[MUD-Dev] Death of a game addict

Marc Bowden ryumo at merit.edu
Wed Apr 3 08:53:30 New Zealand Daylight Time 2002


--On Tuesday, April 2, 2002 6:33 PM -0500 Michael Tresca 
<talien at toast.net> wrote:

> Ever encounter one of these folks?  We have.  And we've tried,
> whenever possible, to cut them off early -- from players who ask
> to be banished for "their own safety" to coders who indicate such
> mental instability that we force them to retire.

Oh, and do they ever whine about it.

Dreamshadow reserves the right to disconnect kids who are playing
from the k12.xx.us domain during school hours - part of this is
social responsibility on our part, part of it the premature evasion
of lawsuits by irate parents who blame us for their son failing a
class somewhere and failing to become the Future of America. But the
motivation is unimportant...

Actually do it, and they *whine*.

Oh, and not just them. Every yahoo with an axe to grind. Every
smarmy bastard to whom a child being subjected to even the remotest
hint of an adult acting like an adult is a clarion call. And then
the parents. Oh God, the parents.

I've fielded many, many complaint calls over the years and the irate
parents are hysterical. Like the sobbing mother they invariably
shove on TV screaming "That ain't my boy! My boy is a good boy!" 
after her angel has gunned down his homeroom class because a teacher
dared to tell him he could smoke his stash there, they decend in
righteous fury to Damien or Brattley's defense. Because, no matter
what they've done, by God, they're MY kids and they deserve whatever
their little black hearts desire.

This is the impetus behind the advice I give kids who want to
administrate a MUD: don't.

As an administrator of an on-line game, you can't do anything right.
Face it.  If you try to defend yourself against cheating, predators,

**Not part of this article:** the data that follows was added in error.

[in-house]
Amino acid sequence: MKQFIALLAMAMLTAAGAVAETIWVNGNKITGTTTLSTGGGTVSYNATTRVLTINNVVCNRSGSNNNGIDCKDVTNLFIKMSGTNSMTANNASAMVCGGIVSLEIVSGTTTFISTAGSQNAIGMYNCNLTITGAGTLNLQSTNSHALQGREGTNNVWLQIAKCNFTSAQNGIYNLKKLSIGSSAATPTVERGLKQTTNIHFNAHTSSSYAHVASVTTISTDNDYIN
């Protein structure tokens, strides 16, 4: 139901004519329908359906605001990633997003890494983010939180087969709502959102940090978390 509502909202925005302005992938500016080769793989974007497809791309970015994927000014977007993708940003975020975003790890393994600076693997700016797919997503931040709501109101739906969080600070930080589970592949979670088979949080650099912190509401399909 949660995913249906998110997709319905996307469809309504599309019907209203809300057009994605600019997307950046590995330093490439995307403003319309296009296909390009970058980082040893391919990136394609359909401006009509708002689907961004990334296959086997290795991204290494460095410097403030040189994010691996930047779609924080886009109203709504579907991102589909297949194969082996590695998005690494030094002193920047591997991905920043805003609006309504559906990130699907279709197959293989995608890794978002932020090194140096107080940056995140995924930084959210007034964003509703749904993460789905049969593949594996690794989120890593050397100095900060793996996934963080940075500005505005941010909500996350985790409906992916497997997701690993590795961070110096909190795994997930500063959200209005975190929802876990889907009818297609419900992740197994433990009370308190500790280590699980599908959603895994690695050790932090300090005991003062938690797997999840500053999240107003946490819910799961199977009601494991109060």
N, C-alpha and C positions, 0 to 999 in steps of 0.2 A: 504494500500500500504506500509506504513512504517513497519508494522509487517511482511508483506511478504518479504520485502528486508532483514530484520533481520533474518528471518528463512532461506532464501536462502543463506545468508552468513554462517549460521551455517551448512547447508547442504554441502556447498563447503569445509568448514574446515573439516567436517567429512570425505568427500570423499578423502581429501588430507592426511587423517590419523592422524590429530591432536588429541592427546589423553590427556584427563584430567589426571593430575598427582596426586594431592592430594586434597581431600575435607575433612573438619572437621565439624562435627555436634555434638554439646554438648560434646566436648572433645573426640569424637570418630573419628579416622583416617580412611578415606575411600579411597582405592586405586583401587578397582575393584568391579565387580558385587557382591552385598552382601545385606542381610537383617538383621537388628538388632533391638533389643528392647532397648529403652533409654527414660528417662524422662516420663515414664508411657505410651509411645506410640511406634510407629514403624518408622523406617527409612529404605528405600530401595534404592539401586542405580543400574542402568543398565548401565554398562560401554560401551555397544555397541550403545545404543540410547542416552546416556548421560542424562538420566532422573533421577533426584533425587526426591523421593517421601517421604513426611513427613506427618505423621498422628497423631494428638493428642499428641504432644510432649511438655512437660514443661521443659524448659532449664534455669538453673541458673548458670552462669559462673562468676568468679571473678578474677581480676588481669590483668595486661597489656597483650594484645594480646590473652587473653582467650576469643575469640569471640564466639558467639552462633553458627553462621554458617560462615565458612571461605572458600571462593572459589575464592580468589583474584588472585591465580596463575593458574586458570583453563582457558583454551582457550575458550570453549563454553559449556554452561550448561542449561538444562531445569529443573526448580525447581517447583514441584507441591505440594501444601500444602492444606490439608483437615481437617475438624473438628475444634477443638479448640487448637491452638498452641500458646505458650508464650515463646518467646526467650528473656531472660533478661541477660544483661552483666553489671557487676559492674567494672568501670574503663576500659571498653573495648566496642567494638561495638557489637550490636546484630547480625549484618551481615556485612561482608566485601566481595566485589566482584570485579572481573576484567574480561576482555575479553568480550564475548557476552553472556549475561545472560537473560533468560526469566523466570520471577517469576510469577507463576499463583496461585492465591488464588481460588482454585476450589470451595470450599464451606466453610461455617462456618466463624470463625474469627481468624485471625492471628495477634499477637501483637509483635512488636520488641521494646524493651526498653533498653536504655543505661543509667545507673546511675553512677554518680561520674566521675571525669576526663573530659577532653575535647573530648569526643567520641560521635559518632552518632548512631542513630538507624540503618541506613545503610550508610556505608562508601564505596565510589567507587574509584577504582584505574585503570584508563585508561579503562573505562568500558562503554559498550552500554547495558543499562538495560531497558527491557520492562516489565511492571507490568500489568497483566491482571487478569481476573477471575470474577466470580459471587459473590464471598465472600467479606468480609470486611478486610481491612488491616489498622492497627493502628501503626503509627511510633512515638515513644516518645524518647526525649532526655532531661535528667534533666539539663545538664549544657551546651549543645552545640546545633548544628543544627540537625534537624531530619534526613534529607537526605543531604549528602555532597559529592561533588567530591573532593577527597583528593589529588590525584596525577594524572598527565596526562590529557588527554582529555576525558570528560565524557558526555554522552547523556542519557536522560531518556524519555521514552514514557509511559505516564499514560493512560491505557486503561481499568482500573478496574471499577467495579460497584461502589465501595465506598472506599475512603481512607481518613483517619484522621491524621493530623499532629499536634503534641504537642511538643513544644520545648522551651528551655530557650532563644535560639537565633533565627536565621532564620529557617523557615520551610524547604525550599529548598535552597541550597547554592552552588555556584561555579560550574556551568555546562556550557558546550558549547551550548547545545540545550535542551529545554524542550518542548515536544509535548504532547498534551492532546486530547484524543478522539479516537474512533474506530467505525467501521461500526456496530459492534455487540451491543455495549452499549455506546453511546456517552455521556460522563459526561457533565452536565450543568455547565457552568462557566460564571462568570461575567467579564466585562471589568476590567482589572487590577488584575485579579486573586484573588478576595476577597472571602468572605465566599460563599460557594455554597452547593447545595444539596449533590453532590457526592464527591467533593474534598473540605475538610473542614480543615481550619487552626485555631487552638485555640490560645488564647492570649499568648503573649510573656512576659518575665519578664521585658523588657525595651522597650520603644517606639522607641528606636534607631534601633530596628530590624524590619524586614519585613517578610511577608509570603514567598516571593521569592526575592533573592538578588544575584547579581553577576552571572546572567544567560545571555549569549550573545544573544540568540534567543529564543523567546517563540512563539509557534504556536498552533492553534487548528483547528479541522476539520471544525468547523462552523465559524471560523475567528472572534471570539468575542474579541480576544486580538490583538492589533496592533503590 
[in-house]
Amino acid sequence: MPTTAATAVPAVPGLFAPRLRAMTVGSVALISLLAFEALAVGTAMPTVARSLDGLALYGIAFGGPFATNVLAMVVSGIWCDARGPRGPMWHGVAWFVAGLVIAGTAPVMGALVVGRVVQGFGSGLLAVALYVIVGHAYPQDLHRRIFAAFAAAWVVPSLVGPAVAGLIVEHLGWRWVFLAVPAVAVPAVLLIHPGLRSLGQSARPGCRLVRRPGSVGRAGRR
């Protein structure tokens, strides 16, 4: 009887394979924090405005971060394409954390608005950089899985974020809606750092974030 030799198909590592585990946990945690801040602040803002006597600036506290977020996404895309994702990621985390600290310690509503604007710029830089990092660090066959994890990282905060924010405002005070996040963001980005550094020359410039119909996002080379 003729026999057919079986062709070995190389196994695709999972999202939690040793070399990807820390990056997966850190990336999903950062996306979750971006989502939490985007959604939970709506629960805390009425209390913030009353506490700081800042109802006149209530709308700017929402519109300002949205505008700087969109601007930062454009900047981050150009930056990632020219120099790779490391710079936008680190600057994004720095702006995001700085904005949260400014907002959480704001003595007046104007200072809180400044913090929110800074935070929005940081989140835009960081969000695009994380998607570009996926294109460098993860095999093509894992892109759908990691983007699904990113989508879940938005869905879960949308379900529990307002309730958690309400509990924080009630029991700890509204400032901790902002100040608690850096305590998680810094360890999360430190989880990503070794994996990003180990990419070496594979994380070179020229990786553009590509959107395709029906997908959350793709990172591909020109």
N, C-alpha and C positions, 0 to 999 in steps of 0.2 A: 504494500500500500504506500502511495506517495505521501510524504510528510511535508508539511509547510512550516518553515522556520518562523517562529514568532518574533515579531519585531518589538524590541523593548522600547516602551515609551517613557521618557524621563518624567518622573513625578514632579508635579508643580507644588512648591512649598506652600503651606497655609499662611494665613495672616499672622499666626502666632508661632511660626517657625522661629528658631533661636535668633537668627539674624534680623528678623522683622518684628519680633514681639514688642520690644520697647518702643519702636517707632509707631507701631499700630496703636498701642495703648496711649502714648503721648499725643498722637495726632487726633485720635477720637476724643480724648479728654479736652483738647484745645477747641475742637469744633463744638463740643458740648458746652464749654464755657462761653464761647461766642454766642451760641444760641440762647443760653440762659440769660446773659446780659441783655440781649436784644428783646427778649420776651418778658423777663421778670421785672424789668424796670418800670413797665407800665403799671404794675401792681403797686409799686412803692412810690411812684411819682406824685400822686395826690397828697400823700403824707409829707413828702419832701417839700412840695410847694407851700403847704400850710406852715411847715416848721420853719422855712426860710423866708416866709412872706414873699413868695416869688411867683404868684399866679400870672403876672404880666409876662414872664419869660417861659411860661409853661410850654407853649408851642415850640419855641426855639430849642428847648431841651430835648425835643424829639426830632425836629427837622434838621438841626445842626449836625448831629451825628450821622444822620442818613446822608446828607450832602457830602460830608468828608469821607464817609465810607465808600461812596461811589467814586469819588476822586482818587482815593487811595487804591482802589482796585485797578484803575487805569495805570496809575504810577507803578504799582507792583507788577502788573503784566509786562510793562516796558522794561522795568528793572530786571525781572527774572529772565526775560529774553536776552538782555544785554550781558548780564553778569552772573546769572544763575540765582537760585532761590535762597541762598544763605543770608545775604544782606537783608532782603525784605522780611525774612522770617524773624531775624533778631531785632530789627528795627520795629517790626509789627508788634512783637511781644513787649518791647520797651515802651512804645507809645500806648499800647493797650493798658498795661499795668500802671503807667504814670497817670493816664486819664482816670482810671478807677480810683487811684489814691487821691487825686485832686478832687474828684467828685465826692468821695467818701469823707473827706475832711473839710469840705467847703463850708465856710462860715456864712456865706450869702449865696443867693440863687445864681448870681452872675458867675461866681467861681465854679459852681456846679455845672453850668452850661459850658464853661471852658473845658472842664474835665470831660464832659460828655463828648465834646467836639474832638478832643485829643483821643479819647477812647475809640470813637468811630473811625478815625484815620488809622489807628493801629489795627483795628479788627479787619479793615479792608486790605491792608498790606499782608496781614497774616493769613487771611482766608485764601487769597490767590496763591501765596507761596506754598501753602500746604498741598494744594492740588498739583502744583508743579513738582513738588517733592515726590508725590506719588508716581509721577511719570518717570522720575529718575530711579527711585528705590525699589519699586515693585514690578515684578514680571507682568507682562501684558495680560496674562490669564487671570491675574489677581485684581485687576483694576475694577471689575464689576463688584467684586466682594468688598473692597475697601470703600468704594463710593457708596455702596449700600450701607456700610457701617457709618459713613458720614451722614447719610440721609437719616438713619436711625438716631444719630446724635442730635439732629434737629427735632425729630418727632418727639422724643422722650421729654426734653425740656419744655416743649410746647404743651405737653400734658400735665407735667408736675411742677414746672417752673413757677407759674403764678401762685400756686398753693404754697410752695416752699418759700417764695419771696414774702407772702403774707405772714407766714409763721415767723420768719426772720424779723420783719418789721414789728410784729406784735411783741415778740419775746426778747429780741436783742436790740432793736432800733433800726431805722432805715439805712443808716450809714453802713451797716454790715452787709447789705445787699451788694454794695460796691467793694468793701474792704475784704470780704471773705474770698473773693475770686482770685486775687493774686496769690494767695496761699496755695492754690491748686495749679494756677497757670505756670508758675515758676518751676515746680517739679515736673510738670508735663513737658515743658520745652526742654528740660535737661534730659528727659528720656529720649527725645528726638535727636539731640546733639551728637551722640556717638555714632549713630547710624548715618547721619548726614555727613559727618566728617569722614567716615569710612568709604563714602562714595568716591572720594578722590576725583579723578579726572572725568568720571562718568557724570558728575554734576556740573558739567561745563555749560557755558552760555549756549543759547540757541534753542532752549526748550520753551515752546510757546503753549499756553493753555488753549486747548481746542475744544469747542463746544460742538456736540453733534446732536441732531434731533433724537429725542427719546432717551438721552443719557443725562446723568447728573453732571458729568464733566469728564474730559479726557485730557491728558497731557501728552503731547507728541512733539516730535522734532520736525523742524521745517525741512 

or curb Mother's Little Darlings Who Can't Deal With Life, someone
will sue you.  If the constant threat of lawsuits makes you and your
superiors nervous, and you decide to back off, someone will sue you.

Take up pottery. There's less danger of killing yourself by
repeatedly beating your head against a wall, desk, or user.

> But far more worrisome in the article is:

>   I've seen a lot of wreckage because of EverQuest," Parker
>   said. "But they are all the same. It's like cigarettes. They
>   need to come with a warning label. 'Warning, extensive playing
>   could be hazardous to your health.'

>   Warning labels are exactly what Jack Thompson, a Miami attorney
>   and vocal critic of the entertainment industry, wants to result
>   from a lawsuit he plans to file against Sony Online
>   Entertainment for Elizabeth Woolley."

> I could easily see a minimum age requirement due to the likely
> contact with adults and adult material for games.  But a warning
> that doing something to excess is bad for your health?
> Puhleeeaze!

That'd be like having to warn people that their coffee is hot. Or
that using a hair dryer in the shower might be a smidge
unconfortable. Americans are stable, educated, sensible people and
I'm sure common sense will prevail.*

--
Marc Bowden / Soulsinger
Dreamshadow: The Legacy of the Three


*If you cannot detect the bitter sarcasm in this sentence, run, do
not walk, to the nearest egress. Go through it to that big room with
the really high, blue ceiling and stare into the bright yellow dot
until you feel better.
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